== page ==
The Charter of the Forest didn’t only mean a defense of the rights of commoners for, in doing so, it was a challenge to the rights of rulers. This was a sign of weakening justification and privileges of monarchy. And such a challenge would feed into emerging republicanism during the Renaissance and Reformation, coming into bloom during the early modern era. This populist tradition helped to incite the Peasants’ Revolt, the English Civil War, and the American Revolution. The rights of the Commons inspired the Levellers to fight for popular sovereignty, extended suffrage, equality before the law, and religious tolerance. And it took even more extreme form in the primitive communism of the Diggers.

Such a charter was one of the expressions of what would later develop into liberal and radical thought during the enlightenment age and the early modern revolutions. Democracy, as we know it, would form out of this. Through the American founders and revolutionary pamphleteers, these legacies and ideas would shape the new world that followed. The ideas would remain potent enough to divide the country during the American Civil War.

We should take seriously what it means that these core Anglo-American traditions have been eroded and their ancient origins largely forgotten. It’s a loss of freedom and a loss of identity.

Who owns the earth?
by Antonia Malchik, Adeon

The commons are just what they sound like: land, waterways, forests, air. The natural resources of our planet that make life possible. Societies throughout history have continually relied on varying systems of commons usage that strove to distribute essential resources equitably, like grazing and agricultural land, clean water for drinking and washing, foraged food, and wood for fuel and building. As far back as 555 CE the commons were written into Roman law, which stated outright that certain resources belonged to all, never owned by a few: ‘By the law of nature these things are common to mankind – the air, running water, the sea and consequently the shores of the sea.’

The power of this tradition is difficult to explain but even more difficult to overstate, and its practice echoes throughout Western history. The Magna Carta, agreed to in 1215 by England’s King John at the insistence of his barons, protected those nobles from losing their lands at the whim of whatever sovereign they were serving. It also laid down the right to a trial by one’s peers, among other individual rights, and is the document widely cited as the foundation of modern democracy.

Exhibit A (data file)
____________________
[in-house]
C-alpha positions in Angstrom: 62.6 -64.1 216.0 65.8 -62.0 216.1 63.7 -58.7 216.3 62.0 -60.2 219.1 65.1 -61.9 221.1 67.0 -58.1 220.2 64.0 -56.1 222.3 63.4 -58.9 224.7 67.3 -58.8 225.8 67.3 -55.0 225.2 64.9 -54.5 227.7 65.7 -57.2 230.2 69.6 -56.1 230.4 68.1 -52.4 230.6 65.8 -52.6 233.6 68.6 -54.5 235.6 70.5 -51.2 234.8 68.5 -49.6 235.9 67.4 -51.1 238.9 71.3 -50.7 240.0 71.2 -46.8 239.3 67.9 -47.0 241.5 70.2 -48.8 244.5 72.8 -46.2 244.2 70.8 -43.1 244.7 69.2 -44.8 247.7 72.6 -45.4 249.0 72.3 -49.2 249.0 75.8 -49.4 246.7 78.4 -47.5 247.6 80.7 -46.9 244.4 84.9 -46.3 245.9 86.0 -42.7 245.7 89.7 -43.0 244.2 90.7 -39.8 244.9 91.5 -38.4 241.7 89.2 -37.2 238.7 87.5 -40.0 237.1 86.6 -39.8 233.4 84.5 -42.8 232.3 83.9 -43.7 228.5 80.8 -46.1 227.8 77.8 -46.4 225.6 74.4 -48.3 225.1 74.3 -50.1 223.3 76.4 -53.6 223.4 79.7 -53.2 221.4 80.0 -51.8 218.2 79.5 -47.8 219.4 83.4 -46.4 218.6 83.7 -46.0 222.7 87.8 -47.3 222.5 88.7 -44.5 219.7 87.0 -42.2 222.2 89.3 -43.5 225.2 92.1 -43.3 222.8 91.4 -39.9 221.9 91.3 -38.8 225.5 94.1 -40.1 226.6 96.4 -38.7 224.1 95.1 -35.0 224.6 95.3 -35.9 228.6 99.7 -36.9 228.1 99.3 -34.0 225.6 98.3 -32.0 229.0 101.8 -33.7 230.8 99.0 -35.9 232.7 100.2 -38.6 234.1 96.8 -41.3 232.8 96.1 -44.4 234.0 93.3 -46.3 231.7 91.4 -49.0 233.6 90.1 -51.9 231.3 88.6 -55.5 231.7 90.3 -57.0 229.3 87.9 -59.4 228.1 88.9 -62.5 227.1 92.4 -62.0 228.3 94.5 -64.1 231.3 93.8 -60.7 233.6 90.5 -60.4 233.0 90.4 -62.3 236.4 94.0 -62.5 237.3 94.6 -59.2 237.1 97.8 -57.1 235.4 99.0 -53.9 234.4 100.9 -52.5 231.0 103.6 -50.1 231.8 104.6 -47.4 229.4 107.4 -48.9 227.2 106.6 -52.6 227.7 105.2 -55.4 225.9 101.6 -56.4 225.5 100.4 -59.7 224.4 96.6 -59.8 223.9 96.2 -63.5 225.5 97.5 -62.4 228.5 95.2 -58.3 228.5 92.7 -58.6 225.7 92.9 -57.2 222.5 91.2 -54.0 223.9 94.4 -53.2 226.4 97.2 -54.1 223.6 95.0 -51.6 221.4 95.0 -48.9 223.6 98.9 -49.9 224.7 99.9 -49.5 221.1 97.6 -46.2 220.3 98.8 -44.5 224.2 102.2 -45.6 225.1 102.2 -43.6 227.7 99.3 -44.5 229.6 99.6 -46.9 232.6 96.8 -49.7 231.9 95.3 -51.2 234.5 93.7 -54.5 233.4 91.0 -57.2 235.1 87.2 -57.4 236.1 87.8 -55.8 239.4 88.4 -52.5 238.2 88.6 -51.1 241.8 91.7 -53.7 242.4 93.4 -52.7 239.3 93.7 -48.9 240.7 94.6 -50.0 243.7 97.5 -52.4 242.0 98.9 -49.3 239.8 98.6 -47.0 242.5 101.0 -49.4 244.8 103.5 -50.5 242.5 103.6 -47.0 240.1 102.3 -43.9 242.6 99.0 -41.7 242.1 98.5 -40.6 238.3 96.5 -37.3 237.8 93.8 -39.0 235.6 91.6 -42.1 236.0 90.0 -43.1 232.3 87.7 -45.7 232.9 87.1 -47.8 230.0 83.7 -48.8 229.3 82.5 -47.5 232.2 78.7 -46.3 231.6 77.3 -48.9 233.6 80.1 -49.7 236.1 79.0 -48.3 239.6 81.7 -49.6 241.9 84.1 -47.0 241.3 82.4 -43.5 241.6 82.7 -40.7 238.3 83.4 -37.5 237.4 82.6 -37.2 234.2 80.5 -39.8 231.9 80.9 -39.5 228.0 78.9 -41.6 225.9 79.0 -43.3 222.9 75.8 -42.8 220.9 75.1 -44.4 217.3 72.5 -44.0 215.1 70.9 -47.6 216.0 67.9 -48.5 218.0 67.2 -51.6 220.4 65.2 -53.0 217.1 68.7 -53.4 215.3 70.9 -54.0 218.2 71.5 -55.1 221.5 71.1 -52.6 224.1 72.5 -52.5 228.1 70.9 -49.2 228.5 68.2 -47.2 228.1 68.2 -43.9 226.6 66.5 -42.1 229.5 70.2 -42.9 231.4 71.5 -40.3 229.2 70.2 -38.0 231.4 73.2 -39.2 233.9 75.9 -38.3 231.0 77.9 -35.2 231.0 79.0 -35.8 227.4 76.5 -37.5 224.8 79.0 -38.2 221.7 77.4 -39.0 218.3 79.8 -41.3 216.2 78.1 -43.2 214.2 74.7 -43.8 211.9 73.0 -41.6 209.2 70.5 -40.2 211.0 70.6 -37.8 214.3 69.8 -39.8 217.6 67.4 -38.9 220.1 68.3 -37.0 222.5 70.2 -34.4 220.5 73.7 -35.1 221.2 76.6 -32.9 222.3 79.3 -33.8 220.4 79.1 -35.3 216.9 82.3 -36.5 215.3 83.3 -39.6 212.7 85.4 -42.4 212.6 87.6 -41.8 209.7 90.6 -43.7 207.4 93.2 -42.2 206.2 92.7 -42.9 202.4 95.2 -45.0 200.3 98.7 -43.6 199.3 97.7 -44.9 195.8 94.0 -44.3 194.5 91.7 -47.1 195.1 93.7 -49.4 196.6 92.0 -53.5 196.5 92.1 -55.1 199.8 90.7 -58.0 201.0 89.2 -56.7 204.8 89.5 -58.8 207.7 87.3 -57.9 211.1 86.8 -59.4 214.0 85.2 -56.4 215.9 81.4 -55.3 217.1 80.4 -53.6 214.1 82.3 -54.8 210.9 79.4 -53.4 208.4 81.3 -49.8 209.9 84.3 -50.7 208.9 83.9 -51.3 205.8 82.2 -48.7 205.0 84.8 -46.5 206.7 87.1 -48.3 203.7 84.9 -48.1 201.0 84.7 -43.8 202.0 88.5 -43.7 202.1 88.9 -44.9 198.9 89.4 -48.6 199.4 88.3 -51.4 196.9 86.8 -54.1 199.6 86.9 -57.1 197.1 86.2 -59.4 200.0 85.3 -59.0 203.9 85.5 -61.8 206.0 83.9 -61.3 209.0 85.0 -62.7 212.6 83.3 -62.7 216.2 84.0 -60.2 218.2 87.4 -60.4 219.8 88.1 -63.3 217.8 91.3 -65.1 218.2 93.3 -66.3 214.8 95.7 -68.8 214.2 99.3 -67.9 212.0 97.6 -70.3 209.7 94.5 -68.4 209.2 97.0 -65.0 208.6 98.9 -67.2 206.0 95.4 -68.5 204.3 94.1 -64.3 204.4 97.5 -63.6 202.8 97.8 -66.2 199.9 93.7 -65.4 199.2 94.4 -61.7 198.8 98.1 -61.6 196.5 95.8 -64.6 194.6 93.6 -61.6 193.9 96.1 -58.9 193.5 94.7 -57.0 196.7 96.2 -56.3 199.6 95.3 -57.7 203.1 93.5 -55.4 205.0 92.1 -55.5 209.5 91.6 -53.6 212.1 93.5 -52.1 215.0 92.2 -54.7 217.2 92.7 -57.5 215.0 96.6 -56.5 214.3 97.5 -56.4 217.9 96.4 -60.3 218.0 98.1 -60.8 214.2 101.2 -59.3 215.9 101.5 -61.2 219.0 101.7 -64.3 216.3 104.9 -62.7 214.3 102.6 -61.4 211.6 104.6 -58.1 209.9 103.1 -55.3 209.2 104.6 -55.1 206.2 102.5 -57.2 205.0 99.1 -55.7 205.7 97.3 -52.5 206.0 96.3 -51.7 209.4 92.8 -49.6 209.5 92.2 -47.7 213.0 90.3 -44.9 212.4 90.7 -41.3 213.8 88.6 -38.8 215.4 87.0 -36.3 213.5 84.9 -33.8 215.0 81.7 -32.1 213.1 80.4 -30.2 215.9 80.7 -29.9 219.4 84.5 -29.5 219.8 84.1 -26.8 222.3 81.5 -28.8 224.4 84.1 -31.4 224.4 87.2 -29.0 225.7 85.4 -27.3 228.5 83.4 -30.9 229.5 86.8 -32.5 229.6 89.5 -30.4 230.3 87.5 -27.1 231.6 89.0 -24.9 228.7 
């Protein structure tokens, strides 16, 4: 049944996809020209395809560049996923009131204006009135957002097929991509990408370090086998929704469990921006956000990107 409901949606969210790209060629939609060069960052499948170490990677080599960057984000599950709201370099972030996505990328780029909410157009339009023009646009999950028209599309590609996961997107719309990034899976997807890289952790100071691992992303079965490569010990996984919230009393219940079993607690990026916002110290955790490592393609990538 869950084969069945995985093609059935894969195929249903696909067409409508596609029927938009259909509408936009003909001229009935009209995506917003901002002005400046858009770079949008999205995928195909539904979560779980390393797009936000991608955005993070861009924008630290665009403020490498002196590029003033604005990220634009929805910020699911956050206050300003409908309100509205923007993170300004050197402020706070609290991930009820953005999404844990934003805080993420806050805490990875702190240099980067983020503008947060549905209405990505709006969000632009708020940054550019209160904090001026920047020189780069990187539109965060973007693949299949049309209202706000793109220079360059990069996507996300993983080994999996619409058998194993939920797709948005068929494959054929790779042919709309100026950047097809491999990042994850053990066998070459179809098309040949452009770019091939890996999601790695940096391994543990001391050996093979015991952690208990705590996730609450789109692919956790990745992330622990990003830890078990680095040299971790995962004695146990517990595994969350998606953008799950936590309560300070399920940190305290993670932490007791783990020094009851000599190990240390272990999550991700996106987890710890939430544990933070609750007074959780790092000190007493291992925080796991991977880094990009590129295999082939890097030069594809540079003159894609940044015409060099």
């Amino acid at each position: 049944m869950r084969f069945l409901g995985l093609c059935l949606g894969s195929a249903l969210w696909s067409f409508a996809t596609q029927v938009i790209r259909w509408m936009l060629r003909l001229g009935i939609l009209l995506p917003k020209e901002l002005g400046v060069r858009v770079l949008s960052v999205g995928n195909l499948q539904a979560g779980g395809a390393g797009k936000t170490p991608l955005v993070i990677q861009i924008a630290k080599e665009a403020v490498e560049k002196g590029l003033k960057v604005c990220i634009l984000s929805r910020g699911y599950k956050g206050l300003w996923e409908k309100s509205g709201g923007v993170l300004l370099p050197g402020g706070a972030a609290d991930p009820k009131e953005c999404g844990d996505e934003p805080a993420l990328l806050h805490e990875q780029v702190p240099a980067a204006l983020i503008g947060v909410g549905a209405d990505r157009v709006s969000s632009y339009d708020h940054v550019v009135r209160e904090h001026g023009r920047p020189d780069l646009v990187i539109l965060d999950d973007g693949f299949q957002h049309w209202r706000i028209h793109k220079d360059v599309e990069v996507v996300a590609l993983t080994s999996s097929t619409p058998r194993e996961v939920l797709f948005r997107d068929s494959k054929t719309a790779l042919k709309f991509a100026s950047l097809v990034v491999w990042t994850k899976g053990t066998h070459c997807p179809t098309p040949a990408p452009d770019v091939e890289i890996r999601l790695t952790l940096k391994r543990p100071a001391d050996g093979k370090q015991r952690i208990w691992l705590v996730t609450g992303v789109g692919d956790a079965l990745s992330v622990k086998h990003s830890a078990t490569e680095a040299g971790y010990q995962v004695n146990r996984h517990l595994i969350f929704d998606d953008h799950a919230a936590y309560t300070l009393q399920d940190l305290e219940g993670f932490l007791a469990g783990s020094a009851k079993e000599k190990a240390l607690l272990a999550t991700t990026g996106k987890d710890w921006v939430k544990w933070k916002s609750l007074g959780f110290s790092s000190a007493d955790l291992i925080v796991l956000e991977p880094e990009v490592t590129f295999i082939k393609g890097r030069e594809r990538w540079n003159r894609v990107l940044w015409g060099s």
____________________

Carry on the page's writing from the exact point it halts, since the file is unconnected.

What is less well-known is the Charter of the Forest, which was agreed to two years later by the regent for Henry III, King John having died in 1216. With the Charter, ‘management of common resources moves from the king’s arbitrary rule’, says Carolyn Harris, a Canadian scholar of the Magna Carta, ‘to the common good’. The Charter granted what are called subsistence rights, the right that ‘[e]very free man may henceforth without being prosecuted make in his wood or in land he has in the forest a mill, a preserve, a pond, a marl-pit, a ditch, or arable outside the covert in arable land, on condition that it does not harm any neighbour’. Included was the permission to graze animals and gather the food and fuel that one needed to live.

These rights went over to America intact and informed that country’s founding fathers as they developed their own system of laws, with a greater emphasis on the rights of commoners to own enough land to live independently. (That this land belonged to the native people who already lived there didn’t factor much into their reasoning.) For Thomas Jefferson, according to law professor Eric T Freyfogle in his 2003 book The Land We Share, ‘[t]he right of property chiefly had to do with a man’s ability to acquire land for subsistence living, at little or no cost: It was a right of opportunity, a right to gain land, not a right to hoard it or to resist public demands that owners act responsibly.’